6. 6. Park E, Jia J, Quinn MR, Schuller-Levis G (2002) Taurine chloramine inhibits lymphocyte proliferation and decreases cytokine production in activated human leukocytes. Clin Immunol 102: 179–184.
  7. 7. Kanayama A, Inoue J, Sugita-Konishi Y, Shimizu M, Miyamoto Y (2002) Oxidation of Ikappa Balpha at methionine 45 is one cause of taurine chloramine-induced inhibition of NF-kappa B activation. J Biol Chem 277: 24049–24056.
  8. 8. Marcinkiewicz J, Walczewska M, Olszanecki R, Bobek M, Biedron R, et al. (2009) Taurine haloamines and heme oxygenase-1 cooperate in the regulation of inflammation and attenuation of oxidative stress. Adv Exp Med Biol 643: 439–450.
  9. 9. Nagl M, Hess M, Pfaller K, Hengster P, Gottardi W (2000) Bactericidal activity of micromolar N-chlorotaurine - evidence for its antimicrobial function in the human defence system. Antimicrob Agents Chemother 44: 2507–2513.
  10. 10. Passo SA, Weiss SJ (1984) Oxidative mechanisms utilized by human neutrophils to destroy Escherichia coli. Blood 63: 1361–1368.
  11. 11. Gottardi W, Nagl M (2002) Chemical properties of N-chlorotaurine sodium, a key compound in the human defence system. Arch Pharm Pharm Med Chem 335: 411–421.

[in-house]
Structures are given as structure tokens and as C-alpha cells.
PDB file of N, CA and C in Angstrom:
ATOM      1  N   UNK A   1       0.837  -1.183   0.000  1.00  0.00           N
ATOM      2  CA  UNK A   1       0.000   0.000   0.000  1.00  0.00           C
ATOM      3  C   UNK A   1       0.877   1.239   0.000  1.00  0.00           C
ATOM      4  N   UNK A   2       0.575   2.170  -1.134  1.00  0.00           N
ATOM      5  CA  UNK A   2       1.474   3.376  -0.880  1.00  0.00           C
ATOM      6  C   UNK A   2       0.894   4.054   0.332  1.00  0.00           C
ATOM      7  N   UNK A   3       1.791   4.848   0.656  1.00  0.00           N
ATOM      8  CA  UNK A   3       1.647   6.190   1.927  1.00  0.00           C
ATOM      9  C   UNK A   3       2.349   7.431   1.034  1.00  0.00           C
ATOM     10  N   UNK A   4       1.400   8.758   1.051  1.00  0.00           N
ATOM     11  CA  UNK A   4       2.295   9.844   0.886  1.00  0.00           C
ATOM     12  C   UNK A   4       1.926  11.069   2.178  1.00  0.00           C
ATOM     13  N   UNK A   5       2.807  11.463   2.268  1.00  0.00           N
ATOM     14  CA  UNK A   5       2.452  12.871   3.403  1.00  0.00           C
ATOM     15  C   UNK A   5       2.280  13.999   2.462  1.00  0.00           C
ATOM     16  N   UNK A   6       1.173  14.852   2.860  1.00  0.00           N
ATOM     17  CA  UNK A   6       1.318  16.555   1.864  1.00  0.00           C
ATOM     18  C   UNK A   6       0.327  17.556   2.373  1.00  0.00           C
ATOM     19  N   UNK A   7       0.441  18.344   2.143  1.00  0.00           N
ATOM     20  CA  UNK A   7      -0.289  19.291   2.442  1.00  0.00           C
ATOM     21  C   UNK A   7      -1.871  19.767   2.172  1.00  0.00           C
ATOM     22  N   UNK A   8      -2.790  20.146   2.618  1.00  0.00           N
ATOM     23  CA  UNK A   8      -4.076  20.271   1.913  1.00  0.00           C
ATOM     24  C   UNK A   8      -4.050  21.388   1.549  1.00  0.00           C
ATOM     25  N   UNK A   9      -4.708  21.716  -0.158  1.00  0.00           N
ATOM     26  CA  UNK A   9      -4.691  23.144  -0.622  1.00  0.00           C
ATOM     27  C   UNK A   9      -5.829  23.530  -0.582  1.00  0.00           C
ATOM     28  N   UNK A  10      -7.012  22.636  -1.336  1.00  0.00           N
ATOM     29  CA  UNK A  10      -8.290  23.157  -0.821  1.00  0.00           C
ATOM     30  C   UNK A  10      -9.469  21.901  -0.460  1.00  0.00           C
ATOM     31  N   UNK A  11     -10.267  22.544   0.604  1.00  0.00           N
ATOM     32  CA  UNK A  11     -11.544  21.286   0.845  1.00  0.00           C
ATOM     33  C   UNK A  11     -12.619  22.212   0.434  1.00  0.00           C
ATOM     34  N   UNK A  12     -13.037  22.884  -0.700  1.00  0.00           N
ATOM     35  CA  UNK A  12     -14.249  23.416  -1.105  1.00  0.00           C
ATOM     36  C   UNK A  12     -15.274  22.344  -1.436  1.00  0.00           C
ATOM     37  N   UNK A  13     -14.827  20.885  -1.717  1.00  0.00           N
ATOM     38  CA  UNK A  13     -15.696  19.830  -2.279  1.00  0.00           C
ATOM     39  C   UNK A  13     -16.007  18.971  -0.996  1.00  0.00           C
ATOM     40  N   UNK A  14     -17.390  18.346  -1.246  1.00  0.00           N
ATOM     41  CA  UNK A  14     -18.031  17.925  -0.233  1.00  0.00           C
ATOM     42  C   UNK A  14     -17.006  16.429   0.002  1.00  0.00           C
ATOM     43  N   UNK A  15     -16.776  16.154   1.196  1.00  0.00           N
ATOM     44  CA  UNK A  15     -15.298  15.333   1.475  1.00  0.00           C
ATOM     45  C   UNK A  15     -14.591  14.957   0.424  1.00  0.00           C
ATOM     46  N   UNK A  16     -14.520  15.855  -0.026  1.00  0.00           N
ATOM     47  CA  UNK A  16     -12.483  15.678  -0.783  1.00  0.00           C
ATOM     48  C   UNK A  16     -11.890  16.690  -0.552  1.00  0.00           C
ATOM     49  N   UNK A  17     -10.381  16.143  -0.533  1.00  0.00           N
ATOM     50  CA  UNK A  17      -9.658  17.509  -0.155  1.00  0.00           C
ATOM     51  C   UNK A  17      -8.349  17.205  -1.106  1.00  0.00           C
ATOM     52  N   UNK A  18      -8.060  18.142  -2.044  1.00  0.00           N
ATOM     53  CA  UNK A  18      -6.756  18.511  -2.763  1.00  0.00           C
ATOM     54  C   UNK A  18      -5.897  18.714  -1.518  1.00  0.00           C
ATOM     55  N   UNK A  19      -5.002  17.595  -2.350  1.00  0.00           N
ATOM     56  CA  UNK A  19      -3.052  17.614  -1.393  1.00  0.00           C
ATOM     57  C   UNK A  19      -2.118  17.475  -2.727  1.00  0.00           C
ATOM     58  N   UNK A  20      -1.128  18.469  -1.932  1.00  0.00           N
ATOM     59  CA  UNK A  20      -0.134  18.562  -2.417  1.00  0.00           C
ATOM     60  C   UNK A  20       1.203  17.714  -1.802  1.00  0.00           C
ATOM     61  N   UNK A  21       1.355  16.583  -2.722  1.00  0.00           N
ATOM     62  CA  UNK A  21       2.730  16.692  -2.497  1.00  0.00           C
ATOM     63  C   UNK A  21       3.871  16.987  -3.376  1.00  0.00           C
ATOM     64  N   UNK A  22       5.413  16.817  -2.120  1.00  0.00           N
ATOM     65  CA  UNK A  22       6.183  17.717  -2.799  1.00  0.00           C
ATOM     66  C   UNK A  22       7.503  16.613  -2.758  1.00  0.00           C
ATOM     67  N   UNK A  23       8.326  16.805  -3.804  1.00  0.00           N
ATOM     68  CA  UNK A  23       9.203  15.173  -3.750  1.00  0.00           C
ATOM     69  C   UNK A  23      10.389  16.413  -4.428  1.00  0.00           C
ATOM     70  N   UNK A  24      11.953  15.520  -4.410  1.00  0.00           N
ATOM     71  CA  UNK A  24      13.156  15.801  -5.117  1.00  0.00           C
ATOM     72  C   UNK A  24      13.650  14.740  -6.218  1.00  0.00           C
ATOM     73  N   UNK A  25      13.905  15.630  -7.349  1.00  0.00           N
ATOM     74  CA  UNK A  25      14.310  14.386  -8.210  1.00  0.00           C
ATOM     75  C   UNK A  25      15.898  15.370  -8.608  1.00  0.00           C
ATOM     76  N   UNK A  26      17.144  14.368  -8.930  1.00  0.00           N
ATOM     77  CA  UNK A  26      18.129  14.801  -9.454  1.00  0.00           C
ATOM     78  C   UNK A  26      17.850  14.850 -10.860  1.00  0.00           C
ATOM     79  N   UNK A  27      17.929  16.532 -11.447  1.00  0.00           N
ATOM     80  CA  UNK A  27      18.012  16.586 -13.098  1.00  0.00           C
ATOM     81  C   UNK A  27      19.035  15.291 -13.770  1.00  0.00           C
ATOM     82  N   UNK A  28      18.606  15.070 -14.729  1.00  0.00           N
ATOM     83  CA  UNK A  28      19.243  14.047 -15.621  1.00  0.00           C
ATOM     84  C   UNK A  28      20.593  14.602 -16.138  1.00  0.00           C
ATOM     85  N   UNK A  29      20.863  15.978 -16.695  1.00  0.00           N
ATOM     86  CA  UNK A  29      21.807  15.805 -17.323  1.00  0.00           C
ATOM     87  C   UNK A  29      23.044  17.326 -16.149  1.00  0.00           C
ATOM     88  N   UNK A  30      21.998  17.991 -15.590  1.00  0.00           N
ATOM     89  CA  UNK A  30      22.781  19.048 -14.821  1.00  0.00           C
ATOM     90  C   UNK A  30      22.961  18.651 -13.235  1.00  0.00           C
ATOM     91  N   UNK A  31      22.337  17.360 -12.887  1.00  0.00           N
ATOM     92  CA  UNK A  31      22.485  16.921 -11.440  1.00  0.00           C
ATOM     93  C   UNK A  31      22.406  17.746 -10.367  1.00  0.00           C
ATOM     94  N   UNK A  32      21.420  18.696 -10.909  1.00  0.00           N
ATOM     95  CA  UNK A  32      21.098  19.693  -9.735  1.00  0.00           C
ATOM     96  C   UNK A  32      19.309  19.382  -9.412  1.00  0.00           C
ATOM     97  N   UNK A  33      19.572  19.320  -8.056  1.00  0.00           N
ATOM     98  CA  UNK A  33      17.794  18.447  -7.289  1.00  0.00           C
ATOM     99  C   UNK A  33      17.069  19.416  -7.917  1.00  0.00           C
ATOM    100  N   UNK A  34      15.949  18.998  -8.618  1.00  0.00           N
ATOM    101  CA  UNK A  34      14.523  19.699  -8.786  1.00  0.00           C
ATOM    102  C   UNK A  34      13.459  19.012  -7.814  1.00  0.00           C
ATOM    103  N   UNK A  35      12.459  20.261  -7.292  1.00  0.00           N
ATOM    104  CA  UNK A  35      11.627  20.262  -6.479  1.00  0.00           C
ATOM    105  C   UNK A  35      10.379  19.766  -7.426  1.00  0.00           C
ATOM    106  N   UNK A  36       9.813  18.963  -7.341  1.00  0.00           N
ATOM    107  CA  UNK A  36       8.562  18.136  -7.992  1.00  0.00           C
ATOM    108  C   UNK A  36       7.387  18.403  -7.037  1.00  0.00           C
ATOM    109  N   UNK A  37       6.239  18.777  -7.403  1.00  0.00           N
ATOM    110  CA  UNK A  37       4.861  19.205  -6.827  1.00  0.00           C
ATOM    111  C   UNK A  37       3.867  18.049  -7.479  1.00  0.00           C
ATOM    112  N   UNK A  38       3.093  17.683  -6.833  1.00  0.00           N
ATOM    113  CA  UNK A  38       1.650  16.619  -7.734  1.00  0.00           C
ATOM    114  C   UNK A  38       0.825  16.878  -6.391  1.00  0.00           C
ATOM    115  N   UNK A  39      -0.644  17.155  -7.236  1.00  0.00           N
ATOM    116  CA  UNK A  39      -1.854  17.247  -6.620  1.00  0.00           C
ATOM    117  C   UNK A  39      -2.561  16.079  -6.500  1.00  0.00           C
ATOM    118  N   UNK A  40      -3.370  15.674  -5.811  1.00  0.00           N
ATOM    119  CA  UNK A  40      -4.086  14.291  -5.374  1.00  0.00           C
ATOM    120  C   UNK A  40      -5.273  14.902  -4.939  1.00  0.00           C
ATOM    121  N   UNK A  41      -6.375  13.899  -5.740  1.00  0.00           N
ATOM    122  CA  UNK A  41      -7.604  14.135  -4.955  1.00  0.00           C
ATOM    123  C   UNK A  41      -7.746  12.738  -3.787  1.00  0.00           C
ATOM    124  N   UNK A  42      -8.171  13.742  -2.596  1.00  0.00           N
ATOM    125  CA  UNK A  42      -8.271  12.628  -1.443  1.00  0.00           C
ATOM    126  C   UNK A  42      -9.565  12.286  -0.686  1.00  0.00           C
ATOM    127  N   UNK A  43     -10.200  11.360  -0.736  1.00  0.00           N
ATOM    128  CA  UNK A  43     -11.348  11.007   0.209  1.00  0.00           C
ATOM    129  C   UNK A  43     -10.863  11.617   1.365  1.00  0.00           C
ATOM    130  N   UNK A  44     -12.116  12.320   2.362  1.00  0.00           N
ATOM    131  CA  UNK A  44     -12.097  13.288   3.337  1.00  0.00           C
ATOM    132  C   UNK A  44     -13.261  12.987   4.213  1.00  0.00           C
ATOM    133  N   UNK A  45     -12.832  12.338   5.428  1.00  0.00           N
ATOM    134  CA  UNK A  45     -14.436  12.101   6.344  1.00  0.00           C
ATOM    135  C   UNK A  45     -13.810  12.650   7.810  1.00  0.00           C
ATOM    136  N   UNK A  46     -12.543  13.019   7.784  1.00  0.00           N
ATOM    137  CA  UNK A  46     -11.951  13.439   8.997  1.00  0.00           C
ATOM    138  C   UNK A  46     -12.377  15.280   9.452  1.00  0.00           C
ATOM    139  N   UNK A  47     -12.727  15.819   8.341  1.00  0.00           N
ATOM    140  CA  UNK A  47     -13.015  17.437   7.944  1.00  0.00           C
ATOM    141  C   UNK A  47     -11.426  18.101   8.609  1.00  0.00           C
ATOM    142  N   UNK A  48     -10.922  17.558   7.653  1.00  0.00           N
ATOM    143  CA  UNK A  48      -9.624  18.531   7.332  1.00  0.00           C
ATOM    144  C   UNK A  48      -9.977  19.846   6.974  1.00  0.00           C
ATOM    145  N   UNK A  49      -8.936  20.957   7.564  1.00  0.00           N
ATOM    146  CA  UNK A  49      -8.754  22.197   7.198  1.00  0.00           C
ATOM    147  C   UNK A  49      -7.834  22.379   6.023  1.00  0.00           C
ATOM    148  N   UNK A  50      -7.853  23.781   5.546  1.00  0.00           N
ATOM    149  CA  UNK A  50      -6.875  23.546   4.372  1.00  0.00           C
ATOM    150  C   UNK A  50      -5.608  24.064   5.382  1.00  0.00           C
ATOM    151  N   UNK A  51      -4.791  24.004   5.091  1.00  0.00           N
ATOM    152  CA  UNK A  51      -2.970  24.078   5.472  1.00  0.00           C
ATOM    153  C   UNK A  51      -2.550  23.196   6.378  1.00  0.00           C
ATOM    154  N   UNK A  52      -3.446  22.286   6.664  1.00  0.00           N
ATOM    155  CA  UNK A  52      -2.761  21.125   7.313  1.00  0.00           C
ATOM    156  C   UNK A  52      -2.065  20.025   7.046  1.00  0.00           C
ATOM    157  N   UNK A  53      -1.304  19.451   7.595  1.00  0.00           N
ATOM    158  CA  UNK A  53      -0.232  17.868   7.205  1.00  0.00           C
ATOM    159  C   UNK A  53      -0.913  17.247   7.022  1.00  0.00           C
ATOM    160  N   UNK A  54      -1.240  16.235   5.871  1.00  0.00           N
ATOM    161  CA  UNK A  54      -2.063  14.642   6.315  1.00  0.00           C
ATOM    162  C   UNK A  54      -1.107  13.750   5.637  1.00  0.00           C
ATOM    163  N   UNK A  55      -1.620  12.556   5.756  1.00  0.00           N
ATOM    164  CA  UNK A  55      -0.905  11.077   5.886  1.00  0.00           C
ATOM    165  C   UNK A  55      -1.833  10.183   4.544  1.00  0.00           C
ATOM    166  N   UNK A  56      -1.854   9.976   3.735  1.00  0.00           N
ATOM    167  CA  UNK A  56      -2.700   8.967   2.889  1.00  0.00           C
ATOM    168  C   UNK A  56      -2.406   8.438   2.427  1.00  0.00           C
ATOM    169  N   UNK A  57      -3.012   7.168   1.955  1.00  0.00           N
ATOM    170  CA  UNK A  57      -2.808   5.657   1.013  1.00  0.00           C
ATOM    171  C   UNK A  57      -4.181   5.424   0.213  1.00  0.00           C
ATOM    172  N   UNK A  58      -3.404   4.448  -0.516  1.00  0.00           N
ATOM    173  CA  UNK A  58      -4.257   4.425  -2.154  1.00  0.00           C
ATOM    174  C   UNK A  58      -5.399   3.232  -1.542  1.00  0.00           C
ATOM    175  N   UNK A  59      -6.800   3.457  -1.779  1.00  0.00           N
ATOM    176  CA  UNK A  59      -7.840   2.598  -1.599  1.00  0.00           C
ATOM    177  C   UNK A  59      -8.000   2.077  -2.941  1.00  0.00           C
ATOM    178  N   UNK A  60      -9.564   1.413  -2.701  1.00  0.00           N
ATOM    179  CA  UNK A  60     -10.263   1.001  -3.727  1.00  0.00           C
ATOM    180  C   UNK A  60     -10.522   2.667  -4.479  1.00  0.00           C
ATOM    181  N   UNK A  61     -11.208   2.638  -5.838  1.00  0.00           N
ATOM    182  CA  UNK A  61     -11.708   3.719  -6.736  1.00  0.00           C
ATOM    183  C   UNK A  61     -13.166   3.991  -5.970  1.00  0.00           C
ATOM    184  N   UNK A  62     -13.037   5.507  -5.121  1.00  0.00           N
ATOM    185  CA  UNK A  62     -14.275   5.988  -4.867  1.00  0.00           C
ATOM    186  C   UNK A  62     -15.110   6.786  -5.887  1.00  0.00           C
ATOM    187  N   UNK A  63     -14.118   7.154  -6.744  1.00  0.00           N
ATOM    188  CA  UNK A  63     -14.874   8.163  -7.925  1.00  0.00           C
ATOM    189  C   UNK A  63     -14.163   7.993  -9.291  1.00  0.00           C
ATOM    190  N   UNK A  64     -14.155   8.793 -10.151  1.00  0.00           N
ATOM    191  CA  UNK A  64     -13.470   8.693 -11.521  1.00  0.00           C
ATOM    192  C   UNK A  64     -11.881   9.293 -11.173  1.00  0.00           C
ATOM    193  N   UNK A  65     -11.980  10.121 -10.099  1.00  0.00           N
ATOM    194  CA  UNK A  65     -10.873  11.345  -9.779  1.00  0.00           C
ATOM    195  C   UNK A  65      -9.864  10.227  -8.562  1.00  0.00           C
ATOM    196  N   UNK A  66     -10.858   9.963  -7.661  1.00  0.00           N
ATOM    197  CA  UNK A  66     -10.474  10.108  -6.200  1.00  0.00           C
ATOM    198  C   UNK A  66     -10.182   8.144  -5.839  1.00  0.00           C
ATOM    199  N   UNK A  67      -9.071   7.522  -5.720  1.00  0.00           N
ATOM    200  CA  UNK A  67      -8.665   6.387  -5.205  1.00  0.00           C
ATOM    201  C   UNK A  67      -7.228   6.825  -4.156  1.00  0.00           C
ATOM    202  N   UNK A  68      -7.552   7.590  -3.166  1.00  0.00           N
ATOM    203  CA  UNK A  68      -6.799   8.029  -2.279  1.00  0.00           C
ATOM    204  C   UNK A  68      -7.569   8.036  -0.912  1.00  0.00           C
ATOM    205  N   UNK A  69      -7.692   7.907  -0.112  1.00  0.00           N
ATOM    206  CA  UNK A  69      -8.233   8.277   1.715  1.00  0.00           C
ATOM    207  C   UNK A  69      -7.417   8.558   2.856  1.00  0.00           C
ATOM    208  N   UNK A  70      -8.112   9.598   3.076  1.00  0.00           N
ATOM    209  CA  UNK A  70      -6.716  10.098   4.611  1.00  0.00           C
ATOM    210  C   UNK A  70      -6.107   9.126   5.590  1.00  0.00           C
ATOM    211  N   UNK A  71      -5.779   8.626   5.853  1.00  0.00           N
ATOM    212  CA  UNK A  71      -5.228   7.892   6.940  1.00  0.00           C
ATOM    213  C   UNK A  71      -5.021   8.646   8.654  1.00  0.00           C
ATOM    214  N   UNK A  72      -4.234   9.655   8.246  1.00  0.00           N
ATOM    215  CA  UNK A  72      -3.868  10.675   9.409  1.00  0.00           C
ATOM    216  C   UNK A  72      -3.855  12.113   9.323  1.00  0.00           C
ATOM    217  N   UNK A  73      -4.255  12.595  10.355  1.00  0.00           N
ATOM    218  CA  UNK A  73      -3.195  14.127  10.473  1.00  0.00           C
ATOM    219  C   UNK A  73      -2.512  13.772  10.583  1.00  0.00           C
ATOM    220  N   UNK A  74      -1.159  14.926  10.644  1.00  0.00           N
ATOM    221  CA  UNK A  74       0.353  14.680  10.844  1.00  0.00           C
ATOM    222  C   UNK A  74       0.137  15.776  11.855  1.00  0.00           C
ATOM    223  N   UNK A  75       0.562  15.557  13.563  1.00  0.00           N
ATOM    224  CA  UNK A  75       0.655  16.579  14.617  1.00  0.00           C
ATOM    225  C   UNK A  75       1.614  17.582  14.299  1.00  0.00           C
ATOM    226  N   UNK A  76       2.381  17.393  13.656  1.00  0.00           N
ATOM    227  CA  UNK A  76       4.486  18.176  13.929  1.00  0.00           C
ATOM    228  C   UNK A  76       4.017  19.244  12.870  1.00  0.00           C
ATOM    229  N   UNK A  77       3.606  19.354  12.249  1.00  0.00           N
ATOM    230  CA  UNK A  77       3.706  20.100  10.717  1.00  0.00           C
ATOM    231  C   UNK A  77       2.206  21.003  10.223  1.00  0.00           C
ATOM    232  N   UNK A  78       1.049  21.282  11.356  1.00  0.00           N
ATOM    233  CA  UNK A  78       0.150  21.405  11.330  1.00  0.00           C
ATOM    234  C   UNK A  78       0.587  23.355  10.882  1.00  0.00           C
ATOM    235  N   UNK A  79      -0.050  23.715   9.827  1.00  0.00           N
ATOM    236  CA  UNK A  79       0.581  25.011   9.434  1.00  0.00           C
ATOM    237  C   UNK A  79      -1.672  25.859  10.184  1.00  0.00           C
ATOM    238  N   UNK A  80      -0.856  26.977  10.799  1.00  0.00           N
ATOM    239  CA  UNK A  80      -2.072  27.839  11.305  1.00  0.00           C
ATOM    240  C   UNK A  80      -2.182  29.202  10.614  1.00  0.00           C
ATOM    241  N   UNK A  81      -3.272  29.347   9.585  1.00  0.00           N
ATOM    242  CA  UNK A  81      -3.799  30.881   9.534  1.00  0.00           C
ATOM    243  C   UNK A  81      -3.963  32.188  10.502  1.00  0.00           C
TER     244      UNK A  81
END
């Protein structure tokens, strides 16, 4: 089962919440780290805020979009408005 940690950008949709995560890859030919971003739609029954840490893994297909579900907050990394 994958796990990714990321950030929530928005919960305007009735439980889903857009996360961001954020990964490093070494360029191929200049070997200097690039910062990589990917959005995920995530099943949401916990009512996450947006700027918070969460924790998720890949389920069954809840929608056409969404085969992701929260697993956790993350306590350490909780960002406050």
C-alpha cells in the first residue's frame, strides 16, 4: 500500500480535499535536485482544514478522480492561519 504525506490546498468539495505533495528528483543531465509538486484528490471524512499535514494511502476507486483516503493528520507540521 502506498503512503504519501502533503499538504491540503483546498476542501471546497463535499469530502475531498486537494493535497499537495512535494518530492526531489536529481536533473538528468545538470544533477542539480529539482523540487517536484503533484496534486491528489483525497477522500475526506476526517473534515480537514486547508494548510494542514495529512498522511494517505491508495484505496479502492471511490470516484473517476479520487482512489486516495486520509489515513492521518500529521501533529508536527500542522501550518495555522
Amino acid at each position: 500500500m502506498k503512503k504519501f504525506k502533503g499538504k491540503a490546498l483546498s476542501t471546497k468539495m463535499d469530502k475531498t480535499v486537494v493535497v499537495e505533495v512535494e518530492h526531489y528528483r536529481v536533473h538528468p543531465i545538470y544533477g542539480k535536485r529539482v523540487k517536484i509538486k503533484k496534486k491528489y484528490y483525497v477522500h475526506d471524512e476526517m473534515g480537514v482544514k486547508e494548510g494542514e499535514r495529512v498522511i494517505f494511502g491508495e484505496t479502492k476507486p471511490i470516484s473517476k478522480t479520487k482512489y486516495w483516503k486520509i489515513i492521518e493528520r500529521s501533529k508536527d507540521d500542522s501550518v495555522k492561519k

12. 12. Gottardi W, Nagl M (2010) N-chlorotaurine, a natural antiseptic with outstanding tolerability. J Antimicrob Chemother 65: 399–409.
  13. 13. Iovino SM, Krantz KD, Blanco DM, Fernandez JA, Ocampo NF, et al. (2011) NVC-422 topical gel for the treatment of impetigo. Int J Clin Exp Pathol 4: 587–595.
  14. 14. Wang L, Khosrovi B, Najafi R (2008) N-Chloro-2, 2-dimethyltaurines: a new class of remarkably stable N-chlorotaurines. Tetrahedron Lett 49: 2193–2195.
  15. 15. Wang L, Belisle B, Bassiri M, Xu P, Debabov D, et al. (2011) Chemical Characterization and Biological Properties of NVC-422, a Novel, Stable N-Chlorotaurine Analog. Antimicrob Agents Chemother 55: 2688–2692.
  16. 16. Gottardi W, Nagl M (2005) Chlorine covers on living bacteria: the initial step in antimicrobial action of active chlorine compounds. J Antimicrob Chemother 55: 475–482.
  17. 17. Nagl M, Hengster P, Semenitz E, Gottardi W (1999) The postantibiotic effect of N-chlorotaurine on Staphylococcus aureus. Application in the mouse peritonitis model. J Antimicrob Chemother 43: 805–809.